Download the entire source code of this article (Github)

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Mahesh Sabnis is a Microsoft MVP having 14 years of experience in IT education and development. He is a Microsoft Certified Trainer (MCT) since 2005 and has conducted various Corporate Training programs for .NET Technologies (all versions). Follow him on twitter @maheshdotnet

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Comment posted by Kourosh on Monday, November 11, 2013 7:12 AM
Very nice article and useful.
Comment posted by Sachin Nimbalkar on Tuesday, November 12, 2013 3:04 AM
Thanks a lot for this article. it really clarified me for how to use Visual Studio with its PlugIns for cross platform app Development in quick way of configuration and development.
Comment posted by Chris Love on Tuesday, November 12, 2013 6:08 AM
Why would I go through all the hassle of the application stores instead of just creating and hosting a web application that is cross-platform? The native apps load so much slower (my tests show 6-10 times slower on all platforms) and require the user to go through several steps just to be able to use the application. I can pin web applications to the home screen to get an icon, etc. I can also make a responsive web application that not only works cross platform, but also works cross-device type.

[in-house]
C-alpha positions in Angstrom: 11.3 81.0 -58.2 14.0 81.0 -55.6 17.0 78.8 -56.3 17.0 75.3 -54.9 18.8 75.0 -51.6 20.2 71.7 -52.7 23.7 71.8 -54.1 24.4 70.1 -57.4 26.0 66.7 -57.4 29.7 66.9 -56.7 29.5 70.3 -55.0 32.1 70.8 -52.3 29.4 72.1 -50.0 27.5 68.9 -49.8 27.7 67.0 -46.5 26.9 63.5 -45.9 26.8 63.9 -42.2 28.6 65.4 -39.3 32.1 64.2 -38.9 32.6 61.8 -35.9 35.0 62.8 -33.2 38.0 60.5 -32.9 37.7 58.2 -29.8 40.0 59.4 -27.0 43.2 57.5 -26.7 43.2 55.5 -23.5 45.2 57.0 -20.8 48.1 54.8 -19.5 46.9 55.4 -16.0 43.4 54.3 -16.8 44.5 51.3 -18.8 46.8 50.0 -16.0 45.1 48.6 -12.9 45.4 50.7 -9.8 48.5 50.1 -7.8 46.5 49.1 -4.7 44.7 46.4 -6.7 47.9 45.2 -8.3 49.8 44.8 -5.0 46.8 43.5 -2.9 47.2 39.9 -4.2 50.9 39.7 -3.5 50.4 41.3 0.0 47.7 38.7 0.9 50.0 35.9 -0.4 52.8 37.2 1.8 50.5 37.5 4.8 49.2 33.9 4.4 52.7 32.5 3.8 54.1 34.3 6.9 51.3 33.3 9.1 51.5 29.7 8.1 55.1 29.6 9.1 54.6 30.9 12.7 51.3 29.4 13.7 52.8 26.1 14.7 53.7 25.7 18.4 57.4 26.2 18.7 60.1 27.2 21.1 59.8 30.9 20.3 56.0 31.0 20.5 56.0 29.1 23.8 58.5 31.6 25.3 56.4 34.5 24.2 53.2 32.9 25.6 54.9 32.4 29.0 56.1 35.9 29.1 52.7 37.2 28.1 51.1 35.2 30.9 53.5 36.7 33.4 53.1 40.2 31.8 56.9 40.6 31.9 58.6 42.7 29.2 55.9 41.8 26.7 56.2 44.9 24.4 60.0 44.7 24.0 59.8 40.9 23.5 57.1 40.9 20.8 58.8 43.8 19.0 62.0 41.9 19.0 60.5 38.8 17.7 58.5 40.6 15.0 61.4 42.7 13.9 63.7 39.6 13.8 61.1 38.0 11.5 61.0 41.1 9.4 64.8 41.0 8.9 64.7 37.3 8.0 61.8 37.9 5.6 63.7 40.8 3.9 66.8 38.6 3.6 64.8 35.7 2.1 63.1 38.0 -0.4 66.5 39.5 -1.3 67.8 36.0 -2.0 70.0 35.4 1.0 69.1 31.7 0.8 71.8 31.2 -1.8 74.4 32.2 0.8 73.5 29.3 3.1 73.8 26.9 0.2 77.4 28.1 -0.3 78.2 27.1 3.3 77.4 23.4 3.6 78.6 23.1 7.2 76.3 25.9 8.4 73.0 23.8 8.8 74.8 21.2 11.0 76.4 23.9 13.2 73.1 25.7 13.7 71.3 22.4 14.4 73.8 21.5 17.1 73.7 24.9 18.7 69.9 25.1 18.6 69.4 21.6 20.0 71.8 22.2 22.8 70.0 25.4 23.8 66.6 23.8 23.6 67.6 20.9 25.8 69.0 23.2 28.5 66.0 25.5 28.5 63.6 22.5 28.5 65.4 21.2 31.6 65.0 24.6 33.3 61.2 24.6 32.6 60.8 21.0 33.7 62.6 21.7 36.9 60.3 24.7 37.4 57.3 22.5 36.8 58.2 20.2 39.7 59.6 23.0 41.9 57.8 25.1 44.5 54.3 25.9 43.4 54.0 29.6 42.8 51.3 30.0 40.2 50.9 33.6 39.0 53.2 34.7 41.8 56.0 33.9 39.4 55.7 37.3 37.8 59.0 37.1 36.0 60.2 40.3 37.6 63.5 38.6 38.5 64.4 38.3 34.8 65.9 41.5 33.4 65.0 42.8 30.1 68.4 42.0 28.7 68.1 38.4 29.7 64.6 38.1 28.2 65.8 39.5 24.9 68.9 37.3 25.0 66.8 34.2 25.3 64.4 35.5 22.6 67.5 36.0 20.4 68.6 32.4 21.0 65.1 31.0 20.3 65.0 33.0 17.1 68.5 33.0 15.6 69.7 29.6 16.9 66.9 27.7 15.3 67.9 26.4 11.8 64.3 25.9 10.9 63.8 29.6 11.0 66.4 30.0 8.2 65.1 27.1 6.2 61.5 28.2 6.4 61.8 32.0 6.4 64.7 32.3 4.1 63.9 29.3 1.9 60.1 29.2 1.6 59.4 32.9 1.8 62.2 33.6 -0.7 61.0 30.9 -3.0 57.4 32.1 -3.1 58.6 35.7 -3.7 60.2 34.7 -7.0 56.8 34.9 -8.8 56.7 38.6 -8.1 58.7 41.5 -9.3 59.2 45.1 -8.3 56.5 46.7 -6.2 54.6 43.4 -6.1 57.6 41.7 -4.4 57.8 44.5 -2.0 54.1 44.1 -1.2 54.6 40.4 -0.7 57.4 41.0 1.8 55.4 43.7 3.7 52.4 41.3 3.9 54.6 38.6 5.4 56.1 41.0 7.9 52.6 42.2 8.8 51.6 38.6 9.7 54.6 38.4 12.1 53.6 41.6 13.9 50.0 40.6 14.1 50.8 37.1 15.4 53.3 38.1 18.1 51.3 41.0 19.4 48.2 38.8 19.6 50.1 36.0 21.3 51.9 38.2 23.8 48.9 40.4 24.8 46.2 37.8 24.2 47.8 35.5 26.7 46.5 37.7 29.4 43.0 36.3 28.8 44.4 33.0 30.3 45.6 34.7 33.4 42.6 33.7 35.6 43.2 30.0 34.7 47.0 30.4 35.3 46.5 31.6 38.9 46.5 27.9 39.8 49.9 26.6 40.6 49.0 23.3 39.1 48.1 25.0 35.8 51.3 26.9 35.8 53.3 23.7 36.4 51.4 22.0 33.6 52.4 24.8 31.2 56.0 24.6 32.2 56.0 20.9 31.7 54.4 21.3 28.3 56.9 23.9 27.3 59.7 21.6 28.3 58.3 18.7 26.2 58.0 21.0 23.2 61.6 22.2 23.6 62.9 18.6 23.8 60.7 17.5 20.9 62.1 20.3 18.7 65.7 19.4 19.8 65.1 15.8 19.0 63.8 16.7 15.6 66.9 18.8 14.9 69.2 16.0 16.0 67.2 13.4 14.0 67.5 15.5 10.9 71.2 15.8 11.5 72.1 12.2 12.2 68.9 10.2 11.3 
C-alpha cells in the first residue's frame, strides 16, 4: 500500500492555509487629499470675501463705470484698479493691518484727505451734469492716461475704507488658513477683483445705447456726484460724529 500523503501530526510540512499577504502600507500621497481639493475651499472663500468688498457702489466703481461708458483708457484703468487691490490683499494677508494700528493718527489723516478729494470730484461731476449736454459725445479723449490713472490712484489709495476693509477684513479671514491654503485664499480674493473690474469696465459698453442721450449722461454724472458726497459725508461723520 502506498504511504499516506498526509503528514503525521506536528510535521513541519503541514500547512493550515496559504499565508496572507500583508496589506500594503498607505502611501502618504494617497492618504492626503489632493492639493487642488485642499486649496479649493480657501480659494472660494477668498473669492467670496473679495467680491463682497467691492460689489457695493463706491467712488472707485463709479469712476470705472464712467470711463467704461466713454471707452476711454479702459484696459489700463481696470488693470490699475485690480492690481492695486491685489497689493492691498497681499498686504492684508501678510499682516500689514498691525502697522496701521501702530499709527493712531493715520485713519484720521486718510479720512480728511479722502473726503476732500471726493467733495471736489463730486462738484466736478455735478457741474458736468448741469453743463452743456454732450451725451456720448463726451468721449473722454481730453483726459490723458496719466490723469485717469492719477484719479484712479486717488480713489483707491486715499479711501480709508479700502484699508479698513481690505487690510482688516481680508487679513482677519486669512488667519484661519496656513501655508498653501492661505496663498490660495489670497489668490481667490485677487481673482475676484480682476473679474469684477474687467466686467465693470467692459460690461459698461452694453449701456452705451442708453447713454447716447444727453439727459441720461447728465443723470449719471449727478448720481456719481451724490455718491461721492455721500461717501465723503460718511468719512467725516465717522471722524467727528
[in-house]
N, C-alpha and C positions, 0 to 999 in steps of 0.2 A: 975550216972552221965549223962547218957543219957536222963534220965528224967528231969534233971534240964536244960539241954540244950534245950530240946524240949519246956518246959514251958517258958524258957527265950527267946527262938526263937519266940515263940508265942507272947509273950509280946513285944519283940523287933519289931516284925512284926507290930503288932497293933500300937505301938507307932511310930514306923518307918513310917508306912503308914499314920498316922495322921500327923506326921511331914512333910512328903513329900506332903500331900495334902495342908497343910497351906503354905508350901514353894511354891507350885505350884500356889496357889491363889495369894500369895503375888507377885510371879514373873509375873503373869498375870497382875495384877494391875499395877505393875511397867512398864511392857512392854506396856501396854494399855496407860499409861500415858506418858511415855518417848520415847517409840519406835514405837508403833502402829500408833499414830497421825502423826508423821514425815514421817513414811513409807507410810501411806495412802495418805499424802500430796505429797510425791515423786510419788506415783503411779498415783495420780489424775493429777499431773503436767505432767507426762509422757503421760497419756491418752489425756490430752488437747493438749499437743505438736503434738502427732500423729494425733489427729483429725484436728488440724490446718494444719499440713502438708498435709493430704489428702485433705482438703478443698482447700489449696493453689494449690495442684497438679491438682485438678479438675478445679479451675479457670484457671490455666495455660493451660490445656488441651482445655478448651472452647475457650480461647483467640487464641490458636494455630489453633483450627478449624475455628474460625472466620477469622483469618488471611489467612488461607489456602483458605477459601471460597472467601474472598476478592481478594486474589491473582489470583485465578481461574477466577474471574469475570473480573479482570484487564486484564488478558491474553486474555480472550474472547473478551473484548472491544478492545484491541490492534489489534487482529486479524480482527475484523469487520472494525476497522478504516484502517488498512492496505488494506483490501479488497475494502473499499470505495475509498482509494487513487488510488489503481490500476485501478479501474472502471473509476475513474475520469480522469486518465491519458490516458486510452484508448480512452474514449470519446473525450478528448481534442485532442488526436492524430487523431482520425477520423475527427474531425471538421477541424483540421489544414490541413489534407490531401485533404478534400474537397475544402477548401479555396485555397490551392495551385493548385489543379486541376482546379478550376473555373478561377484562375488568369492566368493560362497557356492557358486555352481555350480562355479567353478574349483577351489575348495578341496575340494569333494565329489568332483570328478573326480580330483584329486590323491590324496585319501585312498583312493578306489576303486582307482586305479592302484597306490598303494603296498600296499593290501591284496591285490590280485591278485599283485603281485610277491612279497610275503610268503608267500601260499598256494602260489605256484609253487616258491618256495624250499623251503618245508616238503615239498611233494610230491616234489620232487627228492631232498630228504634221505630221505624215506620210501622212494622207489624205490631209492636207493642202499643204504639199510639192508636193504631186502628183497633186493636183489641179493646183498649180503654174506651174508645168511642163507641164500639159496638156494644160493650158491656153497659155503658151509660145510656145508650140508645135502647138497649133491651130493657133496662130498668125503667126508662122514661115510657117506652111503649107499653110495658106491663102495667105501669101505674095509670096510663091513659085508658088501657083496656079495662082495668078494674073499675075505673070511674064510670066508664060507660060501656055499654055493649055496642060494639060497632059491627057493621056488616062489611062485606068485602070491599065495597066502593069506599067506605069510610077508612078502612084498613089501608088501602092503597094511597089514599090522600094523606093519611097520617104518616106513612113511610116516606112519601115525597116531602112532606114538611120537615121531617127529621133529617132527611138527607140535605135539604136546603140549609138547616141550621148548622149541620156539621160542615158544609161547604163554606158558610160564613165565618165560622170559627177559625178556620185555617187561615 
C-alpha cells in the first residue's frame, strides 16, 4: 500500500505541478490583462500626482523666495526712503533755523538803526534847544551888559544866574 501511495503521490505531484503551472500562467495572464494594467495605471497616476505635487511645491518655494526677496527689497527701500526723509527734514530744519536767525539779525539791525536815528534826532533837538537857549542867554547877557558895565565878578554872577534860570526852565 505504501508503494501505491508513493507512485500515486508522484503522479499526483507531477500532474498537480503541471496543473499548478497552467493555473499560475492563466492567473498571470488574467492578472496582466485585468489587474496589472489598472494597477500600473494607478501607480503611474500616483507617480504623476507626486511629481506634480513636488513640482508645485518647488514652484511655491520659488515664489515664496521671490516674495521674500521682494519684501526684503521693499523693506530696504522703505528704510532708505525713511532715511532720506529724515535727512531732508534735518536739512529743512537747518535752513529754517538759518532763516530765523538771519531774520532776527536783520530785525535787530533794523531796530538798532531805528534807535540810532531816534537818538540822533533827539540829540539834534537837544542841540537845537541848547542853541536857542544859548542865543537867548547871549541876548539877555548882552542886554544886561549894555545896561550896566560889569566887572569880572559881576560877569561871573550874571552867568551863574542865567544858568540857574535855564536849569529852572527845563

Comment posted by Mahesh Sabnis on Thursday, November 14, 2013 12:09 AM
Hi Chris, I respect your thoughts.  
Comment posted by Richard on Sunday, November 17, 2013 4:03 AM
Chris - How will you access native API's as web apps are limited to the access of these API's? I think that's why you need these cross platform tools.